In democracies, the head of state is determined many different ways. Monarchies are generally through inheritance, although there are some elected monarchies, such as in Cambodia, Malaysia, and the United Arab Emirates. Most presidents are elected by popular vote. In many parliamentary systems, the head of state is chosen by the parliament or state governments. In Iran, the Supreme Leader is elected by the Assembly of Experts, who are appointed by the Guardian Council. In single-party states, the head of state is chosen by party leaders. In some anocracies, the head of state is only in power due to rigging the election or through a military coup. Many countries are blends of these different aspects.

The CIA Factbook was the source of the information: 
https://www.indexmundi.com/factbook/fields/executive-branch

The heads of state were categorized into the following categories:
Elected by Popular Vote, Elected by Legislature, Elected by State Governments, Inherited, Elected by Monarchy, Elected by Rigging, Installed by the Military, Elected by Party Members, Elected by Religious Clerics

 

Legislative Branch

The structure of legislative branches has two main forms: unicameral and bicameral. Saudi Arabia is unique in that it does not have a legislative branch. There is often a typical amount of important political parties that make up a country’s legislative branch. Some have a vast majority of their officials part of one party, like in China, Singapore, and Rwanda. In others, there are two major parties that vie for power in the legislature, like in the United States, Nigeria, and Argentina. Furthermore, countries like Germany, South Africa, and Ecuador have more political parties. In these cases, even the two largest parties do not make up more than 2/3 of the congress. Furthermore, in some congresses, having no party affiliation is dominant. This is mostly in countries where having a political party affiliation is illegal, however there are a few countries with many independent legislators. 

The CIA Factbook was the source of the information: 
https://www.indexmundi.com/factbook/fields/legislative-branch

The legislatures were categorized by the following two aspects:
1) unicameral, bicameral, no congress
2) multi-party, two-party, one-party, no-party

How did the legislators come to power?

There is a huge amount of variation from country to country on how their legislators come to power. In democracies there are many different methods of election. These include congresses elected by proportion, by single-member districts, by multi-member districts, and by district governments. Some legislators may also be appointed by the government’s executive, like in Canada. In single-party states, legislators are often chosen by party leaders. In Thailand, many legislators are appointed by the military leaders. Monarchies that have congresses often have legislators appointed by the monarch. In some specific cases, being a legislator can be inherited. In anocracies, the election of legislators is often rigged. Many countries are blends of these different aspects.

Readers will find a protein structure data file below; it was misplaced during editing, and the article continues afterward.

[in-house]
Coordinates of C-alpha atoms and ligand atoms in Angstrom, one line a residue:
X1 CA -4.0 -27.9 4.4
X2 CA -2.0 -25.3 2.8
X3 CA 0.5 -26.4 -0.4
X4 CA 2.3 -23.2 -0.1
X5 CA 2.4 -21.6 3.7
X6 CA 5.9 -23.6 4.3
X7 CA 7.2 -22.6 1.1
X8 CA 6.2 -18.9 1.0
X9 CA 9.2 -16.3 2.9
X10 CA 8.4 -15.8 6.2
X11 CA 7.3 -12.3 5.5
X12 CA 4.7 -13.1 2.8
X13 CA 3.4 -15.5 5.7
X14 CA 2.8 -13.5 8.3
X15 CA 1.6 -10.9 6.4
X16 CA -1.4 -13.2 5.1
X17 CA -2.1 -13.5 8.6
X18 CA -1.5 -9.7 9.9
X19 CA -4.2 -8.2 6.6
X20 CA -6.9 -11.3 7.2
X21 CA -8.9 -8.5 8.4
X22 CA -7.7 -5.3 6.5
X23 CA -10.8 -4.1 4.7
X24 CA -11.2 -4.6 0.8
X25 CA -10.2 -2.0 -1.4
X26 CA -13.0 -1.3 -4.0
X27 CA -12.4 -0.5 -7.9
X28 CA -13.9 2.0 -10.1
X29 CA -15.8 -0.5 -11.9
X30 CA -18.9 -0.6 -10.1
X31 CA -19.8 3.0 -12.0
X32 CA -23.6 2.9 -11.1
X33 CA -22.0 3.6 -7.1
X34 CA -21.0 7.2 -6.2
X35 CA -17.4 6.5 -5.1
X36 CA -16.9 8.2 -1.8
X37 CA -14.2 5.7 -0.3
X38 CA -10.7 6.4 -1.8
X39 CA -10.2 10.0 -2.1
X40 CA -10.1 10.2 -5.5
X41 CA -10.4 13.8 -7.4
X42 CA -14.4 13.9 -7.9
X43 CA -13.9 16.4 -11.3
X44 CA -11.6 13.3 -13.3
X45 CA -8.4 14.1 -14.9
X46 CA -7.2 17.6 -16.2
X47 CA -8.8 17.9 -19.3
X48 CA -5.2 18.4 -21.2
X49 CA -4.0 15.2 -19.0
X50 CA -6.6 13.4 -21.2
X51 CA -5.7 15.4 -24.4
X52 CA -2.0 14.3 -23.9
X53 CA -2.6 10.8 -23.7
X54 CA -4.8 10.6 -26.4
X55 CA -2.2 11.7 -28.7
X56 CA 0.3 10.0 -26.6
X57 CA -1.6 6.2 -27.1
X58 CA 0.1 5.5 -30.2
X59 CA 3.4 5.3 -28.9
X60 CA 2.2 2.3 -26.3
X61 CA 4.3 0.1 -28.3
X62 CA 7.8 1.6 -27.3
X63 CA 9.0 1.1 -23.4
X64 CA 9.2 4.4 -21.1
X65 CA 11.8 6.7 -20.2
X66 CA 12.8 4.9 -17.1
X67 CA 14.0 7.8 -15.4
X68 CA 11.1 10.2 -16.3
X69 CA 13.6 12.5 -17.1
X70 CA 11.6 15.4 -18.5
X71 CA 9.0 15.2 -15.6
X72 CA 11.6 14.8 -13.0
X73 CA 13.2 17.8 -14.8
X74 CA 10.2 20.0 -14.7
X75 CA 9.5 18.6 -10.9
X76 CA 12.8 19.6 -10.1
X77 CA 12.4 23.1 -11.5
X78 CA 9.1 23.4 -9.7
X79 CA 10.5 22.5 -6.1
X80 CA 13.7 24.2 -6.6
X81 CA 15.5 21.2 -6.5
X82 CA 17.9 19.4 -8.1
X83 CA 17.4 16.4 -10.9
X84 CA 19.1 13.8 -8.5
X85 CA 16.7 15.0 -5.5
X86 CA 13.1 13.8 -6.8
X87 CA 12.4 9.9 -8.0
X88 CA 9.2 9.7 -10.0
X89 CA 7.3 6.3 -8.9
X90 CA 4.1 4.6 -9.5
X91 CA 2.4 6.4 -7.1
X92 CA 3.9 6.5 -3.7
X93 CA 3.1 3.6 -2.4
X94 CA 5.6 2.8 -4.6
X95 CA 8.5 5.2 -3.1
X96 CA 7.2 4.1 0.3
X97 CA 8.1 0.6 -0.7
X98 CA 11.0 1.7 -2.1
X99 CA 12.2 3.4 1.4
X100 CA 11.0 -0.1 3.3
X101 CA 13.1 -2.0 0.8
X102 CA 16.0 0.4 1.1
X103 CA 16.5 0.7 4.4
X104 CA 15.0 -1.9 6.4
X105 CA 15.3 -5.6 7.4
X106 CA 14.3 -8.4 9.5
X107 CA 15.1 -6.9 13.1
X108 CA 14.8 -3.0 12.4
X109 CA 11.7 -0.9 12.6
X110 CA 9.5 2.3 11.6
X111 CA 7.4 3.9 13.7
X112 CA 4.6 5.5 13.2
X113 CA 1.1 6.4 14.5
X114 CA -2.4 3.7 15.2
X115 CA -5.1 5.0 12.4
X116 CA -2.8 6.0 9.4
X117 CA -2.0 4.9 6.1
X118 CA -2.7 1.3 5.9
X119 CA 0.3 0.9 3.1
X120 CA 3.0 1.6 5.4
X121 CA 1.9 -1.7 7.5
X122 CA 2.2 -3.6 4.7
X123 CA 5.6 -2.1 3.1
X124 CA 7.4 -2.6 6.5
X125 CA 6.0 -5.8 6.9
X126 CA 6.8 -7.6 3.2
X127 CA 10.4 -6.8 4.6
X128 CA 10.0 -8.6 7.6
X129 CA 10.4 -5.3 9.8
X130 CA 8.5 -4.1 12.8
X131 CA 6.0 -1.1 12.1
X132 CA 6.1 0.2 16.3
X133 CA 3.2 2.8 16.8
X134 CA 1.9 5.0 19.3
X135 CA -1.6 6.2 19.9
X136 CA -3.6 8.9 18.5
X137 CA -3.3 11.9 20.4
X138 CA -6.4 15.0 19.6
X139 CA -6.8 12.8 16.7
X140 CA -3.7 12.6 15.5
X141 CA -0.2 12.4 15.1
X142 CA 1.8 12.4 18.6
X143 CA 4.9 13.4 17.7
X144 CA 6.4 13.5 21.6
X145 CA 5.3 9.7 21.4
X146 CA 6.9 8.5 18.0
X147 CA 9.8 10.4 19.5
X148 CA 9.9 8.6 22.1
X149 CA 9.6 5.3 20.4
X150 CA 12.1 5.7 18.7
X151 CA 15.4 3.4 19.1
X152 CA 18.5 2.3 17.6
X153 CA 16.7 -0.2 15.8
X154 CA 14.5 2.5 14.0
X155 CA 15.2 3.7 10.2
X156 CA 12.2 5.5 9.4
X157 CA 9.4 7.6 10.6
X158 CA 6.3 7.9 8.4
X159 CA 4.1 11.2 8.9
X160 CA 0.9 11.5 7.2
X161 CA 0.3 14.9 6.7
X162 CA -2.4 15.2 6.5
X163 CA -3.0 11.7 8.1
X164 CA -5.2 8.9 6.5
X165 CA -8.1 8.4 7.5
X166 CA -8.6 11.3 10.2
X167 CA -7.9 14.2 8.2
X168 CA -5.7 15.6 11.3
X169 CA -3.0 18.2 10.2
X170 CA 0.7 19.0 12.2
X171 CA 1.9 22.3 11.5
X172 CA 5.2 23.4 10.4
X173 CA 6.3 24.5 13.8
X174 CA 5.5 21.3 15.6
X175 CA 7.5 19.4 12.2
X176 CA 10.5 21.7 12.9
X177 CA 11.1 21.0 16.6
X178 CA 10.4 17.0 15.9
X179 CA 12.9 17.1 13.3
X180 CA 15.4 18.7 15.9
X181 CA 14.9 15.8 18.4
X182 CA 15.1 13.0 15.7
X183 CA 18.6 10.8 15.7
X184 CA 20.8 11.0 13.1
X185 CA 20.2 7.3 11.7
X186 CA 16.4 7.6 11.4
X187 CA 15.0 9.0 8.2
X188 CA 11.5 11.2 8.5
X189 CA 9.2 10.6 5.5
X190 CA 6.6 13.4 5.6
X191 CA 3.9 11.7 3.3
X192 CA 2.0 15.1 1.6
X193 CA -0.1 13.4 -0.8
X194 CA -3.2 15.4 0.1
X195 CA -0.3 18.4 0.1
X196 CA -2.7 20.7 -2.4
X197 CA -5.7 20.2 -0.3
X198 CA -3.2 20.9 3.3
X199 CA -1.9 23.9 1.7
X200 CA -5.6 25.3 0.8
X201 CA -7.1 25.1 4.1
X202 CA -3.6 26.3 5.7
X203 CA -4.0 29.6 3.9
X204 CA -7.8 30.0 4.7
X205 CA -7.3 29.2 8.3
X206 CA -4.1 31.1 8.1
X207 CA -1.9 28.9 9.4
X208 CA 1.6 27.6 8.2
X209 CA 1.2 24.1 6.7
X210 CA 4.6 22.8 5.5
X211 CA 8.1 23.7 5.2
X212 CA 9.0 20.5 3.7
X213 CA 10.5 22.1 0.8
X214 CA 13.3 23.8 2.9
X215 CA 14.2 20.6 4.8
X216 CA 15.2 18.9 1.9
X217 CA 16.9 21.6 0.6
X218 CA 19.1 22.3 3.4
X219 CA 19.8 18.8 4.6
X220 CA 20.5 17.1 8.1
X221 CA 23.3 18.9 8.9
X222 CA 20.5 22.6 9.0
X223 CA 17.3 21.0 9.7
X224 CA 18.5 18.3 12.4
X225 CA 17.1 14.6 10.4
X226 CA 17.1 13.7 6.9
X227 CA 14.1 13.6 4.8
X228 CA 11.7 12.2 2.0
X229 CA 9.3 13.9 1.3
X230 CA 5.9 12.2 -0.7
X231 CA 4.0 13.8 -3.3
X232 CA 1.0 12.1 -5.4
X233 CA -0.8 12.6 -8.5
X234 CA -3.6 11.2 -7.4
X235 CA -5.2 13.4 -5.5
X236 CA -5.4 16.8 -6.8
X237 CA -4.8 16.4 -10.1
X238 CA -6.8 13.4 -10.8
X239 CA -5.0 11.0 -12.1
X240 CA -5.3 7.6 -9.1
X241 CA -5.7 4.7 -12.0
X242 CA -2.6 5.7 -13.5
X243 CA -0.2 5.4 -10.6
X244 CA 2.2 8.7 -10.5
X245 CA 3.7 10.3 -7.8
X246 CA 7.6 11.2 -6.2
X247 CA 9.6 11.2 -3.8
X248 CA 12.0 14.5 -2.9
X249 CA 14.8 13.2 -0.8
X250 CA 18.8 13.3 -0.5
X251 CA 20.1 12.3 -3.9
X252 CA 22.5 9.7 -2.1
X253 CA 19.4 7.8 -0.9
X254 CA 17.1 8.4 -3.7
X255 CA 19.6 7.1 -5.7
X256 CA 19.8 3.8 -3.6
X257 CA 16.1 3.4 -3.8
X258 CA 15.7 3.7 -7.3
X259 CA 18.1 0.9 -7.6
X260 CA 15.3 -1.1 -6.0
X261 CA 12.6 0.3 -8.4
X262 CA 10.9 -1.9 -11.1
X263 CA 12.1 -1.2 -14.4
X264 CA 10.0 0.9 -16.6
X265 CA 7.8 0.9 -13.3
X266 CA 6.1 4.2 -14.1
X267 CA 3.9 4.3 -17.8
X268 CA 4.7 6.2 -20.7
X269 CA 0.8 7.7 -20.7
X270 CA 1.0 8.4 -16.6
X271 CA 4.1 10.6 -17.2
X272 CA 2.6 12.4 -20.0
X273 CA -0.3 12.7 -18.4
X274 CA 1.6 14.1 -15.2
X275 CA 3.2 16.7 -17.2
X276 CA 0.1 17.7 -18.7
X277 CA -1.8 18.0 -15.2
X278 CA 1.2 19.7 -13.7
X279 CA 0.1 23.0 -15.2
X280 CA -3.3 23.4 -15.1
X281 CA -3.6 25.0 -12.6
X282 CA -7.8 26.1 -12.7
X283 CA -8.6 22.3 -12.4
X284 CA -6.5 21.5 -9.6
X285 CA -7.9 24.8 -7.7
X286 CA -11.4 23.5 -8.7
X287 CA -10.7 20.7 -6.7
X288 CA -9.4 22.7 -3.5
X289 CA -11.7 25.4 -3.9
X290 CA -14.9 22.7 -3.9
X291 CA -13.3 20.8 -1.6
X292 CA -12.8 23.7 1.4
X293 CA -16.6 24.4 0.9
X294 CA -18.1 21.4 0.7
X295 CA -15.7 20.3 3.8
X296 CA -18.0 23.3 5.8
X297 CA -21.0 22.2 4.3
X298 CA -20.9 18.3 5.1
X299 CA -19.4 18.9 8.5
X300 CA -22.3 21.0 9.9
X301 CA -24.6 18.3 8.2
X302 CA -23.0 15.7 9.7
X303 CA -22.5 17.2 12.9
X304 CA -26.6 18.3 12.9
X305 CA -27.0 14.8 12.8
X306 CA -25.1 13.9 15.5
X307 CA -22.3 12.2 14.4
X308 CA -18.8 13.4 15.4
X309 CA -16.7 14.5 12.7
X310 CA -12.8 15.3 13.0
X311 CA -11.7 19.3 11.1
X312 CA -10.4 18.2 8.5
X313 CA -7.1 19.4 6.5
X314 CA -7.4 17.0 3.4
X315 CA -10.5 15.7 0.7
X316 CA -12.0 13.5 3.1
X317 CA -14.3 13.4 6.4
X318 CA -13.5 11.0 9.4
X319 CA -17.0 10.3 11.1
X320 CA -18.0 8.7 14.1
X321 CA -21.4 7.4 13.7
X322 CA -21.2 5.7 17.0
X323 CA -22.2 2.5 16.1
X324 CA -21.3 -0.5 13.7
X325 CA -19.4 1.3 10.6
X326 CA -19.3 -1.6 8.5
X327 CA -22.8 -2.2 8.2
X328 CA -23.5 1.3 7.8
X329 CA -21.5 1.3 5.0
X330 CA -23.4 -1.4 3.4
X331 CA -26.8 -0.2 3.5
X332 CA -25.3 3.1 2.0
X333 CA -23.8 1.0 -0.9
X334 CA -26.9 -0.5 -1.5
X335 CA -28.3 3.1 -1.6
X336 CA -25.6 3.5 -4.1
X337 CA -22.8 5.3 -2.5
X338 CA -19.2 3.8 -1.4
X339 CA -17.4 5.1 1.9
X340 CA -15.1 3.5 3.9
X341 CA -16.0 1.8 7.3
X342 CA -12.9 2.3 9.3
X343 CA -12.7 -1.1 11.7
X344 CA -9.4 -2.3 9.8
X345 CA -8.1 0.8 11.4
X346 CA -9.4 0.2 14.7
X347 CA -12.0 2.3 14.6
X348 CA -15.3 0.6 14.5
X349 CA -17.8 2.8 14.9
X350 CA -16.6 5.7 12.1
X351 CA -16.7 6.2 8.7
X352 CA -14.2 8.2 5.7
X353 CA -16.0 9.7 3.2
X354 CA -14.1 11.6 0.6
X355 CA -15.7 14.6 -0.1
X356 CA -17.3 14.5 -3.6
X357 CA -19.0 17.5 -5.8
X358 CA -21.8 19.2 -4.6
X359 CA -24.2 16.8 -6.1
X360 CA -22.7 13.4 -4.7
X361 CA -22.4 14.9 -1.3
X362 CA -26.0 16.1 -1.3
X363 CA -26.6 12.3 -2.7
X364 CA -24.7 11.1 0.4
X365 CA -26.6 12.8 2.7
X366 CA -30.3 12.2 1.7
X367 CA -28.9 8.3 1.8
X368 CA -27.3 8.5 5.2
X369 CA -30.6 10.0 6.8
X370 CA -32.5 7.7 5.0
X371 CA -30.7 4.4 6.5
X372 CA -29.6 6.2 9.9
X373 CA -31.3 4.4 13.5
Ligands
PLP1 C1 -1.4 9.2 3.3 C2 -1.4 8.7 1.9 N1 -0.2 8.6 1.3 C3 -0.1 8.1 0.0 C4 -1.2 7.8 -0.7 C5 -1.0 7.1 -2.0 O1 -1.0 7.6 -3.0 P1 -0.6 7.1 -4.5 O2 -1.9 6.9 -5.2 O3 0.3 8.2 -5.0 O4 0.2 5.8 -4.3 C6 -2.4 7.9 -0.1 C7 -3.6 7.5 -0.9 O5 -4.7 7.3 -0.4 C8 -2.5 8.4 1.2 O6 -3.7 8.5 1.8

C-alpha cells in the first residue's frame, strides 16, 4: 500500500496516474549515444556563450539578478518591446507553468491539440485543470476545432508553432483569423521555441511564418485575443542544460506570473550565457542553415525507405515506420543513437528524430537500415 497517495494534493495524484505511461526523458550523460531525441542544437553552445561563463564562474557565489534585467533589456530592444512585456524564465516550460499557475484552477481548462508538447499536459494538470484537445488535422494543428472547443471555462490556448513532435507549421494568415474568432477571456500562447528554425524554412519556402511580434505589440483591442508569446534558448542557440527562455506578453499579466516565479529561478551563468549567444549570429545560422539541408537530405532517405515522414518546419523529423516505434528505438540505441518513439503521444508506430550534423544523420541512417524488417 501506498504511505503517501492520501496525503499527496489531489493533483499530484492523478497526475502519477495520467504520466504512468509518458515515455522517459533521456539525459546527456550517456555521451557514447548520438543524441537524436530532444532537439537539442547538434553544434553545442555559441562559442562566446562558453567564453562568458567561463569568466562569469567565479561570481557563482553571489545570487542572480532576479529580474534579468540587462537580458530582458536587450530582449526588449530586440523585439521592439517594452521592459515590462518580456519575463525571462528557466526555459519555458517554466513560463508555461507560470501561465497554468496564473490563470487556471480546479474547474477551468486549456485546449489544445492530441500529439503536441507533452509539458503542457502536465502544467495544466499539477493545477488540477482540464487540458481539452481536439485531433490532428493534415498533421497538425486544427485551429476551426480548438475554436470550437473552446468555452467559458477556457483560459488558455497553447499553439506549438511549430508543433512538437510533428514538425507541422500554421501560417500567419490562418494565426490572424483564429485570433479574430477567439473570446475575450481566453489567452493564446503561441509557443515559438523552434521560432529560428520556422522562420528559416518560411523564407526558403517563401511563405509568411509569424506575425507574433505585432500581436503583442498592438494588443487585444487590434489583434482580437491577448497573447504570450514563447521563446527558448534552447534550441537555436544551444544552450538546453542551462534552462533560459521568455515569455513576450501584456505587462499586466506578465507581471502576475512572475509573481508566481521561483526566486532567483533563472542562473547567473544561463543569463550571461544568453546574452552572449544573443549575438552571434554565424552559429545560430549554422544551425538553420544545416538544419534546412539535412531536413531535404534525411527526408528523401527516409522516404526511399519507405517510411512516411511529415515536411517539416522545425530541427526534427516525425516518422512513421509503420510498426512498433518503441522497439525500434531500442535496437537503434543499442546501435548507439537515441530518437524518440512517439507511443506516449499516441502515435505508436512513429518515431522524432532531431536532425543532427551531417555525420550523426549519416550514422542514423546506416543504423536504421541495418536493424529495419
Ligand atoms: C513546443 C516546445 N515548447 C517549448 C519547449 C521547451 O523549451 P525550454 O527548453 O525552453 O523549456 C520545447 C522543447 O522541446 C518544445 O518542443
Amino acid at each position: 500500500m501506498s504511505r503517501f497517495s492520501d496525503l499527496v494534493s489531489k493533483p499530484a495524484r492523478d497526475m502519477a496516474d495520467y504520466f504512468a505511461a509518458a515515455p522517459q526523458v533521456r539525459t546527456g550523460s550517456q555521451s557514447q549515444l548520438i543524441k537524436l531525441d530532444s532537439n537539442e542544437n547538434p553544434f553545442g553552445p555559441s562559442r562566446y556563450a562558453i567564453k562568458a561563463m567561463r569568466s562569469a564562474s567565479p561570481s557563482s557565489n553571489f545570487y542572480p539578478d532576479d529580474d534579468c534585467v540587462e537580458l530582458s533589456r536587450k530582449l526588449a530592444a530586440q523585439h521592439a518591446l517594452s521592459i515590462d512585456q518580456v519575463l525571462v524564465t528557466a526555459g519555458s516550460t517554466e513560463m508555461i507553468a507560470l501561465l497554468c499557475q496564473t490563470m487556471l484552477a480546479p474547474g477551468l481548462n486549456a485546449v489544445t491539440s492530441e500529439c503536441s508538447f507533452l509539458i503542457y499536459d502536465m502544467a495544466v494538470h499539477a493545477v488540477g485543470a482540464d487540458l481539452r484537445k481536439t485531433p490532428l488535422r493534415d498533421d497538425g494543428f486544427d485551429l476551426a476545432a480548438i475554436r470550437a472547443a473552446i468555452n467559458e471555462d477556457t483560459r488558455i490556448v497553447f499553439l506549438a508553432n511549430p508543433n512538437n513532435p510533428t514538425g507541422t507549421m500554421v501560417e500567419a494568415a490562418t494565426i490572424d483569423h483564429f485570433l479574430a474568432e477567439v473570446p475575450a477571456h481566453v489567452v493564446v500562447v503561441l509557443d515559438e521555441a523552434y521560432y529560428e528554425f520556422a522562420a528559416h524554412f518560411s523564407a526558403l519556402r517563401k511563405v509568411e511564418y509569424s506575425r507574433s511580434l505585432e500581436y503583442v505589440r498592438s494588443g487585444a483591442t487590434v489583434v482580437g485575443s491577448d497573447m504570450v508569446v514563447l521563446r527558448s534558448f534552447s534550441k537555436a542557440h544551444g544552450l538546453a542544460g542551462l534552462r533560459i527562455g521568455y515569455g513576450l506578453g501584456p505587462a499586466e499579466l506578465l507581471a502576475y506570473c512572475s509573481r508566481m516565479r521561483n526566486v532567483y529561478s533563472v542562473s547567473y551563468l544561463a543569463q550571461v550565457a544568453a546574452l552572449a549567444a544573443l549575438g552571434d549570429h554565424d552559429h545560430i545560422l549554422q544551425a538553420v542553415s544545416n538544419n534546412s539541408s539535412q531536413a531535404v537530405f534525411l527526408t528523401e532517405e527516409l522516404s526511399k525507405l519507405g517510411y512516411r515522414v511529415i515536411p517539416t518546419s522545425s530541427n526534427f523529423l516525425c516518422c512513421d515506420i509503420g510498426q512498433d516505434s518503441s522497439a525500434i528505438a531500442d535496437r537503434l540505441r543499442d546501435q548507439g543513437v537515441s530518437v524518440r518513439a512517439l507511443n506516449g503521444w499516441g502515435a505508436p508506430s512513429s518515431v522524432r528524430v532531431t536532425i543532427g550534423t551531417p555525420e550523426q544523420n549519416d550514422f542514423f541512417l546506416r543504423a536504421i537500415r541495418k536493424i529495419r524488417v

The CIA Factbook was the source of the information: 
https://www.indexmundi.com/factbook/fields/legislative-branch

The legislatures were categorized by the following two aspects:
Elected by proportion, Elected by single-member districts, Elected by multi-member districts, Elected by district governments, Appointed by the Military, Elected by Party Leaders, Elected by rigging, Appointed by Government Executive, Appointed by Monarch, Inherited

 

Judicial Branch

There are three basic types of judicial branches. Most high courts review whether their laws violate their constitution or not. However, some high courts do not have judicial review. In other cases, there are separate courts, one supreme court and one constitutional court. Another fundamental aspect of judicial branches is whether the judges are term limited or appointed for life. Some countries also have a mixture of term limited judges and judges appointed for life.

The CIA Factbook was the source of the information: 
https://www.indexmundi.com/factbook/fields/judicial-branch

The judiciaries were categorized by the following two aspects:
1) Courts with Judicial Review, Courts without Judicial Review, Separate Courts 
2) for life, term limited

How did the judges come to power?

There is a lot of variation from country to country on how judges are chosen. Most commonly they are appointed by the government executive and approved by the legislature. Sometimes they are elected by legislatures and approved by the government executive. In other countries, they are appointed by the legislative leader or chief justice. There are also many countries where the judges themselves decide which judges should be promoted to their highest court. Bolivia is unique in that it is the only country in the world where the judges on the supreme court are elected by popular vote. In some monarchies, the judges are appointed by the monarch. Many countries are blends of these different aspects. A good example are countries with judicial councils, where various leaders across government have a vote on which judge to nominate.

The CIA Factbook was the source of the information: 
https://www.indexmundi.com/factbook/fields/judicial-branch

The judiciaries were categorized by the following categories:
Appointed by Government Executive, Appointed by Monarch, Appointed by Chief Justice, Appointed by Legislative Leader, Elected by Legislature, Elected by Judges, Elected by Popular Vote 

Obviously there is no one clear way to determine how similar one country is to another. How would you quantify how similar one country is to another?
Please leave any thoughts in the comments section.